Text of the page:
Thursday, July 9, 2009

Pantiltonantor 2.0

The pantiltinator is an ongoing project which pans, tilts, shuttles, or in other ways moves a camera, most likely for a timelapse application. (pan-tilt-inator)

Pantiltinator 1.0 was a device which would produce a circular pan. It was used for the "Cut your Hair" ukulele cover video on youtube. HERE!!!!

Pantiltinator 2.0 was a device which raised the camera from 2 feet off the ground to about 11 feet off the ground. Although neither a pan or tilt, the name is still used. It was used for the "War on War" timelapse sidewalk caulk ukulele cover video. HERE!!!!

Important Supplies:
Pantiltinator 1.0:
-Wheel hub with bearing
-3/4" PVC arm
-bucket to hang weights
-mini tripod to tape to the other end

Pantiltinator 2.0:
-12 foot board (wanted to go 16 feet, but the board looked scary high)
-other 2x4's
-packaging tape
-wooden pulley, and metal pulleys
-string and spring(bungee)

Electronics for Both
-stepper motor (from all-electronics)
-arduino (from sparkfun)
-stepper motor driver (from sparkfun)

Links to Pantiltinator 2.0 photos

Link to Pantiltinator 1.0 photos

Tuesday, June 9, 2009

S-10 O2 Sensor

After the "service engine soon" light came on in the S-10 and finding the P0139 code with the scan gauge, the O2 sensor was replaced.

The old one was removed and the new one was spliced on using the included kit.

Friday, June 5, 2009

S-10 Alternator

We changed the alternator in the truck.

Process: As the Chilton book says:

Remove negative battery cable.
Remove alternative.
Install new alternator.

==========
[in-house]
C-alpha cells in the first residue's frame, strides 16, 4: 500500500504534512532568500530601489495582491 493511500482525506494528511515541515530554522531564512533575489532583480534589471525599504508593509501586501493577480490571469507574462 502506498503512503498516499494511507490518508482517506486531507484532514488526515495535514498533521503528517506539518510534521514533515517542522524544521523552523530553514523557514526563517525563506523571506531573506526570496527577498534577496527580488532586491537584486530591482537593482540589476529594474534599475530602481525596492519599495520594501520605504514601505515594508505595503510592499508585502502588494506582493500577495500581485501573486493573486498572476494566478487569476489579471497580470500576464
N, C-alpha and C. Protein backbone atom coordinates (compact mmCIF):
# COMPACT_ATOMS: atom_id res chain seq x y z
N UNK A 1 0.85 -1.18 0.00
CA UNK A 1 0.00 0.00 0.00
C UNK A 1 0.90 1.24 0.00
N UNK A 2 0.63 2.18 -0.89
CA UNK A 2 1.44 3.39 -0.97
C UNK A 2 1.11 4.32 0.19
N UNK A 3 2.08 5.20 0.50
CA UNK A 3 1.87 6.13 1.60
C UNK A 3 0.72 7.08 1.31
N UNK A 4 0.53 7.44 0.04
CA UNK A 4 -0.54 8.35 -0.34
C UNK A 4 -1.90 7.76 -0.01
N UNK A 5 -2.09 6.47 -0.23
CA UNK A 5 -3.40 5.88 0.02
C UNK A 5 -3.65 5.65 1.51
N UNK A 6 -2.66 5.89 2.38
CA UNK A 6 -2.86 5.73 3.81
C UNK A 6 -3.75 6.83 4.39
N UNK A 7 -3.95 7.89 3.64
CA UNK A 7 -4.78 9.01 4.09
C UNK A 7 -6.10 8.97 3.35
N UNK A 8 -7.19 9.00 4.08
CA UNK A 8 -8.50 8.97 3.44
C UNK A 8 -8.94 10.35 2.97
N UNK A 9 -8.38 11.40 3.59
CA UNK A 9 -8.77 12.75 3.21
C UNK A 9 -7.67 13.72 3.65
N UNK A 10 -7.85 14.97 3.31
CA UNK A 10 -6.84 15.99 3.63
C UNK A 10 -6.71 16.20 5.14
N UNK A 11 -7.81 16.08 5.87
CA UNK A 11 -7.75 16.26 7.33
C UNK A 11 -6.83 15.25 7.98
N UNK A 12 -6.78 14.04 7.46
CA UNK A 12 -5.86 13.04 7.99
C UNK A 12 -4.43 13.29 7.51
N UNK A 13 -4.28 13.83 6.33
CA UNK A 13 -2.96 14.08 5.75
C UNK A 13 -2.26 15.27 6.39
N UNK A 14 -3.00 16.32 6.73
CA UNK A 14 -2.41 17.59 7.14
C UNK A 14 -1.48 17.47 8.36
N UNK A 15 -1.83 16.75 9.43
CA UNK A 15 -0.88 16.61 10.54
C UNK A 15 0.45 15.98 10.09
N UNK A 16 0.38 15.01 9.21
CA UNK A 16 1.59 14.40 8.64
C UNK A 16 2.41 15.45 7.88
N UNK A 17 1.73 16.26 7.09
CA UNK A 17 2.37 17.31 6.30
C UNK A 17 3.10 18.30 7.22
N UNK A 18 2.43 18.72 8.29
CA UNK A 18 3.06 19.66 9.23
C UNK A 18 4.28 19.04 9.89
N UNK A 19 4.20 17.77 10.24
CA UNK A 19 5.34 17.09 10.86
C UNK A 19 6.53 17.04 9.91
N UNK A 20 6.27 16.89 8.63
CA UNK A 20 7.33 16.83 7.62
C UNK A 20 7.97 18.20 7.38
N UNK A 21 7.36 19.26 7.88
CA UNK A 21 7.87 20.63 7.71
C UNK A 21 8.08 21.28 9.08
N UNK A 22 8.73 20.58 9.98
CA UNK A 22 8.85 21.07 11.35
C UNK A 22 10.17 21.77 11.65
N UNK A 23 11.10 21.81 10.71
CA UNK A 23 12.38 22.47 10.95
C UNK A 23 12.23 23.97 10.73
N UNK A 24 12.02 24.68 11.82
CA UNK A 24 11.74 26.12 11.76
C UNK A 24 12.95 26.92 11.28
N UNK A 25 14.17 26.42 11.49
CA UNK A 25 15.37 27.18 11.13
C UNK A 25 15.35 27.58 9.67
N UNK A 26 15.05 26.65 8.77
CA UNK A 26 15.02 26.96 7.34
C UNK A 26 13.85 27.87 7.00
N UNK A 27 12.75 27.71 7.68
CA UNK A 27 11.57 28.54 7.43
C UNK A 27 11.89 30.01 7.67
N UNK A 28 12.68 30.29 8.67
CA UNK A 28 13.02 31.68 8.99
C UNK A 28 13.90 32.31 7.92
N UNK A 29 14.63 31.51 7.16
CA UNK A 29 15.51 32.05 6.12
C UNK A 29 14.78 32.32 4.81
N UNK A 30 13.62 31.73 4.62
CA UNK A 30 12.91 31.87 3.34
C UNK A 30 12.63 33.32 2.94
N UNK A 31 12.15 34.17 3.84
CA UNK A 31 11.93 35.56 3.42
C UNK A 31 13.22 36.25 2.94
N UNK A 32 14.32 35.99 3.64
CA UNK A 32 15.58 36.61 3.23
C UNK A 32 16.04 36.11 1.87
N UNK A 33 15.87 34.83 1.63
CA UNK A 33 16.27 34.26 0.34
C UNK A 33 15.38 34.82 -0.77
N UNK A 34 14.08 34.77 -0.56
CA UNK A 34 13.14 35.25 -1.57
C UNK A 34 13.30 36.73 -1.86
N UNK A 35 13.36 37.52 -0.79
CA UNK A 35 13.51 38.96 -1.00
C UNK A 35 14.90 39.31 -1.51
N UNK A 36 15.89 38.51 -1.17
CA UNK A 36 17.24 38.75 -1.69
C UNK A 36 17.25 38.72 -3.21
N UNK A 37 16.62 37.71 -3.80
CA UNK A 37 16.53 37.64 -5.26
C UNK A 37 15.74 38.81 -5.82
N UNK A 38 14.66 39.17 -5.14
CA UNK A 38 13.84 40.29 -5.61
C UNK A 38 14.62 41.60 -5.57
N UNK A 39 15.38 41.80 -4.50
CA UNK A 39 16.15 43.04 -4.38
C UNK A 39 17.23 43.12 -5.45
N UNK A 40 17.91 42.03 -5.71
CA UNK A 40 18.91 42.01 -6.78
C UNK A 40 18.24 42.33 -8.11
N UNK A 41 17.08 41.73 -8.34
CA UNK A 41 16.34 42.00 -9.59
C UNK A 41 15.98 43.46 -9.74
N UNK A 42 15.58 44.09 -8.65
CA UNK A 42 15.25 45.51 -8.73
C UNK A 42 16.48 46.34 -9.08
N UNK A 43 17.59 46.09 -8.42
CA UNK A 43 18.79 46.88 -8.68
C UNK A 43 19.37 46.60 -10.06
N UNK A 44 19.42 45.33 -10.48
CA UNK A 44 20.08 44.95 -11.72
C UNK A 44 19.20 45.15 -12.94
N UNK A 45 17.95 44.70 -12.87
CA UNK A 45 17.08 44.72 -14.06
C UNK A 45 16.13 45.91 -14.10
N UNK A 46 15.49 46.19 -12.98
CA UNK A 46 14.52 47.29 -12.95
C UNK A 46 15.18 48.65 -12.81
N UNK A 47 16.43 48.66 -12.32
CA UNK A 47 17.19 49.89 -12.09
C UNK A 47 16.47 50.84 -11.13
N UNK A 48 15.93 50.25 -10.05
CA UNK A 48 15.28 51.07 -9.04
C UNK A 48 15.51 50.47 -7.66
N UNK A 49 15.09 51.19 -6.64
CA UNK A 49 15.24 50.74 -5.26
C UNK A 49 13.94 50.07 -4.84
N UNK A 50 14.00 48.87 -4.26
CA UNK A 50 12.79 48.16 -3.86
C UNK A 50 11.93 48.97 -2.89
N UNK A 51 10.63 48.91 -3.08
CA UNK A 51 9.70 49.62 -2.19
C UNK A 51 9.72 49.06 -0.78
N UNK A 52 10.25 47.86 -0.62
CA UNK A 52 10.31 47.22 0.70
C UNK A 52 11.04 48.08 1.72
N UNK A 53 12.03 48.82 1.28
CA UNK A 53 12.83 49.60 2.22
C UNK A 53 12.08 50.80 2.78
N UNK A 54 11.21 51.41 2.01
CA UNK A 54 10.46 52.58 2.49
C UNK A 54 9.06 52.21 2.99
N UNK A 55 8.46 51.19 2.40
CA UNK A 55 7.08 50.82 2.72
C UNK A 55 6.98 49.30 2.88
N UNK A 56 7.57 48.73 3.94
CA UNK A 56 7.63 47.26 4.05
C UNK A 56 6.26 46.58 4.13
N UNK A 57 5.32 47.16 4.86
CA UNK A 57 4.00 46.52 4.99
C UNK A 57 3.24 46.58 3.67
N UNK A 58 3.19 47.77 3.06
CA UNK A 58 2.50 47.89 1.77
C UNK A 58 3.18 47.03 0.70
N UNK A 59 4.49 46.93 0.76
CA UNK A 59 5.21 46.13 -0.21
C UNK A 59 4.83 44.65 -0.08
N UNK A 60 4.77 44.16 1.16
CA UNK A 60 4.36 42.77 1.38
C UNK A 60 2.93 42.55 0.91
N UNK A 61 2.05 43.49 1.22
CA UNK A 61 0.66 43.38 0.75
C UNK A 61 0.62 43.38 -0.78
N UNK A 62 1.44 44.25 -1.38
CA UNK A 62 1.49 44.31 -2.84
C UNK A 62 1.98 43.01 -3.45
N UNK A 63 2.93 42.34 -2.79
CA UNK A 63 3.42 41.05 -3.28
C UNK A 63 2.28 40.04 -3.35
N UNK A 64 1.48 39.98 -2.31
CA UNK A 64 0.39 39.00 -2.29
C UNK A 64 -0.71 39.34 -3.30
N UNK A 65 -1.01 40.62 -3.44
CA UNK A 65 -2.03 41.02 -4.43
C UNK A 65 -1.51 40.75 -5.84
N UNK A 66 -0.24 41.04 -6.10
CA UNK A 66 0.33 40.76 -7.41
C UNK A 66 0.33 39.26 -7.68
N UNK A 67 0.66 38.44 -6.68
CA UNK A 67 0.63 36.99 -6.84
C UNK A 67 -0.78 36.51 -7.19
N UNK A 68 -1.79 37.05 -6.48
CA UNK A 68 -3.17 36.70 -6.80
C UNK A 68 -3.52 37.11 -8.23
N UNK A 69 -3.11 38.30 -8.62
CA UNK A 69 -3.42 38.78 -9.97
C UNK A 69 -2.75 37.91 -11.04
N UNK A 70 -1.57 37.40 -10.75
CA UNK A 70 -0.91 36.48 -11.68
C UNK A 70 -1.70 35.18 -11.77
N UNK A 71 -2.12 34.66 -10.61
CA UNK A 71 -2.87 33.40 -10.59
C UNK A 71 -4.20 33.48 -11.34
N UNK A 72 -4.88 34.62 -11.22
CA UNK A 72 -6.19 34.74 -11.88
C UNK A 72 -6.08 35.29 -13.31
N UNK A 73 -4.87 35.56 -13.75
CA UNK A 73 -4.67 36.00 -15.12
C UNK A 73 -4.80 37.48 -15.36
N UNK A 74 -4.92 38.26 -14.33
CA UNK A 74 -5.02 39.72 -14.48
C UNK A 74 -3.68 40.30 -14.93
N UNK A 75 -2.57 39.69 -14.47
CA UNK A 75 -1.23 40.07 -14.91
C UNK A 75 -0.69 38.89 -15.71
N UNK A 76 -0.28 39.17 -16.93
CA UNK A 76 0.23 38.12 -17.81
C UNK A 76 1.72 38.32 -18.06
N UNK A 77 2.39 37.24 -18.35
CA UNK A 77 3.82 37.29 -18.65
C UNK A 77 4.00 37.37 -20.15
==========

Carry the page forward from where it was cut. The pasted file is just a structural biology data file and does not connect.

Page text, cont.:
Link to the photos:

Friday, May 29, 2009

Coop coop

Bob made a coop!

Friday, May 22, 2009

Round and Round you go!

Kate and I did yet another video.

Process: Dad and I made a device that rotated the camera around a point... very slowly around a point. I then screwed it to the living room ceiling with four 3" drywall screws and had Kate cut my hair under it while it was running.

Photos of the device:

Process con'd: Kate and I then recorded a song that had to do with cutting hair (which was acutally harder to find than I expected). Then we recorded our heads and kate decided that creepy floating heads were better than heads on a white wall. I agree.

Youtube video:

Sunday, May 10, 2009

Bucket Planters

We made some bucket planters for Mom for Mother's day.

Process: We took some old blue bucket halfs and cut a plywood base for them, painted, filled with dirt, and planted some tomates, peppers, and herbs.

Link to the photos:

Saturday, May 9, 2009

Strawberry Beer

Bob made some strawberry beer for Kate's Birthday.

I give it a thumbs up!

Link to the photos:

what are fight parties anyway?

5 second fight party is a ridiculous sequel to the 5 second party series.